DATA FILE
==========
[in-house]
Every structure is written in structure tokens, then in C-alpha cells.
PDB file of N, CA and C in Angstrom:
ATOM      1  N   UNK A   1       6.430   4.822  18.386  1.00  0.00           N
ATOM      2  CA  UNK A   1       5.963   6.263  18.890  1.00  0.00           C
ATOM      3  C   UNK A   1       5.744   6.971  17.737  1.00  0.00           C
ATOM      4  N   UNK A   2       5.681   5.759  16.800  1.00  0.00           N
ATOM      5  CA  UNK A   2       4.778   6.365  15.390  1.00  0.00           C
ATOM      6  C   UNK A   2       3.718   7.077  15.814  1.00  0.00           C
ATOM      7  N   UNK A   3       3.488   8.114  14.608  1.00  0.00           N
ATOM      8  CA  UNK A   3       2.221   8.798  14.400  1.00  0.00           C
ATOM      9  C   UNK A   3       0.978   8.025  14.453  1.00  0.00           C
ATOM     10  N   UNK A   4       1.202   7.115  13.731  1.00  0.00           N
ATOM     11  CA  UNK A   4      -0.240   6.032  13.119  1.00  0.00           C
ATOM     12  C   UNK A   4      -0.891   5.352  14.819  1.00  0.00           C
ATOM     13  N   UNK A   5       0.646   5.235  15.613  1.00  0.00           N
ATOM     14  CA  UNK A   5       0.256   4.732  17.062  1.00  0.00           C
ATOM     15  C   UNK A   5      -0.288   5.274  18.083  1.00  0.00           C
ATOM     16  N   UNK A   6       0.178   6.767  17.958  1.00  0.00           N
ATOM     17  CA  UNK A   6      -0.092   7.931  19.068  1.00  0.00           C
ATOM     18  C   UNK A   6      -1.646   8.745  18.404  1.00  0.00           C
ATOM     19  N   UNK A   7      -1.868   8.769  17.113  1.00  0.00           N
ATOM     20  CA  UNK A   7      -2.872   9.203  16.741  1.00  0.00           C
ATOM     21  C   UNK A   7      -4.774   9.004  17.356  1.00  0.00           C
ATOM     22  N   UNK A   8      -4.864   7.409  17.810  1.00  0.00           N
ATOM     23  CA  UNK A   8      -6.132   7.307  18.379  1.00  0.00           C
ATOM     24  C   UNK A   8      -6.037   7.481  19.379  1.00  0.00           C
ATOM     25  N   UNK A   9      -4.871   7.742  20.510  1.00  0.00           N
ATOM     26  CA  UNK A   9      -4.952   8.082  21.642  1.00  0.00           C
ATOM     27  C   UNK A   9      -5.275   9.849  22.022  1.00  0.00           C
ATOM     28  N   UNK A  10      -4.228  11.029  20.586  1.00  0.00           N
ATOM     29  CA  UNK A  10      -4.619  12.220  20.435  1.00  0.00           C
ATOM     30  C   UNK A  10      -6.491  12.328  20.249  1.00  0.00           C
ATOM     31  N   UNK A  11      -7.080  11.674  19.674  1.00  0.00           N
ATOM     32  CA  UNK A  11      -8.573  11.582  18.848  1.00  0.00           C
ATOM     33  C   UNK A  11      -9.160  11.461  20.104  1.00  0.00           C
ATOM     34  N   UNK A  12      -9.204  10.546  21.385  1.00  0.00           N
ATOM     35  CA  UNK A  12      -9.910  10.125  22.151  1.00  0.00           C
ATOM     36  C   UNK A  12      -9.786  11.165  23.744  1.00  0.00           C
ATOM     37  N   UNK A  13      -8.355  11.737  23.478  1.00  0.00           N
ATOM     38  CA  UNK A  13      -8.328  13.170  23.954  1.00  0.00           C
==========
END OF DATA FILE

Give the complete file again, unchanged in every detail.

[in-house]
Every structure is written in structure tokens, then in C-alpha cells.
PDB file of N, CA and C in Angstrom:
ATOM      1  N   UNK A   1       6.430   4.822  18.386  1.00  0.00           N
ATOM      2  CA  UNK A   1       5.963   6.263  18.890  1.00  0.00           C
ATOM      3  C   UNK A   1       5.744   6.971  17.737  1.00  0.00           C
ATOM      4  N   UNK A   2       5.681   5.759  16.800  1.00  0.00           N
ATOM      5  CA  UNK A   2       4.778   6.365  15.390  1.00  0.00           C
ATOM      6  C   UNK A   2       3.718   7.077  15.814  1.00  0.00           C
ATOM      7  N   UNK A   3       3.488   8.114  14.608  1.00  0.00           N
ATOM      8  CA  UNK A   3       2.221   8.798  14.400  1.00  0.00           C
ATOM      9  C   UNK A   3       0.978   8.025  14.453  1.00  0.00           C
ATOM     10  N   UNK A   4       1.202   7.115  13.731  1.00  0.00           N
ATOM     11  CA  UNK A   4      -0.240   6.032  13.119  1.00  0.00           C
ATOM     12  C   UNK A   4      -0.891   5.352  14.819  1.00  0.00           C
ATOM     13  N   UNK A   5       0.646   5.235  15.613  1.00  0.00           N
ATOM     14  CA  UNK A   5       0.256   4.732  17.062  1.00  0.00           C
ATOM     15  C   UNK A   5      -0.288   5.274  18.083  1.00  0.00           C
ATOM     16  N   UNK A   6       0.178   6.767  17.958  1.00  0.00           N
ATOM     17  CA  UNK A   6      -0.092   7.931  19.068  1.00  0.00           C
ATOM     18  C   UNK A   6      -1.646   8.745  18.404  1.00  0.00           C
ATOM     19  N   UNK A   7      -1.868   8.769  17.113  1.00  0.00           N
ATOM     20  CA  UNK A   7      -2.872   9.203  16.741  1.00  0.00           C
ATOM     21  C   UNK A   7      -4.774   9.004  17.356  1.00  0.00           C
ATOM     22  N   UNK A   8      -4.864   7.409  17.810  1.00  0.00           N
ATOM     23  CA  UNK A   8      -6.132   7.307  18.379  1.00  0.00           C
ATOM     24  C   UNK A   8      -6.037   7.481  19.379  1.00  0.00           C
ATOM     25  N   UNK A   9      -4.871   7.742  20.510  1.00  0.00           N
ATOM     26  CA  UNK A   9      -4.952   8.082  21.642  1.00  0.00           C
ATOM     27  C   UNK A   9      -5.275   9.849  22.022  1.00  0.00           C
ATOM     28  N   UNK A  10      -4.228  11.029  20.586  1.00  0.00           N
ATOM     29  CA  UNK A  10      -4.619  12.220  20.435  1.00  0.00           C
ATOM     30  C   UNK A  10      -6.491  12.328  20.249  1.00  0.00           C
ATOM     31  N   UNK A  11      -7.080  11.674  19.674  1.00  0.00           N
ATOM     32  CA  UNK A  11      -8.573  11.582  18.848  1.00  0.00           C
ATOM     33  C   UNK A  11      -9.160  11.461  20.104  1.00  0.00           C
ATOM     34  N   UNK A  12      -9.204  10.546  21.385  1.00  0.00           N
ATOM     35  CA  UNK A  12      -9.910  10.125  22.151  1.00  0.00           C
ATOM     36  C   UNK A  12      -9.786  11.165  23.744  1.00  0.00           C
ATOM     37  N   UNK A  13      -8.355  11.737  23.478  1.00  0.00           N
ATOM     38  CA  UNK A  13      -8.328  13.170  23.954  1.00  0.00           C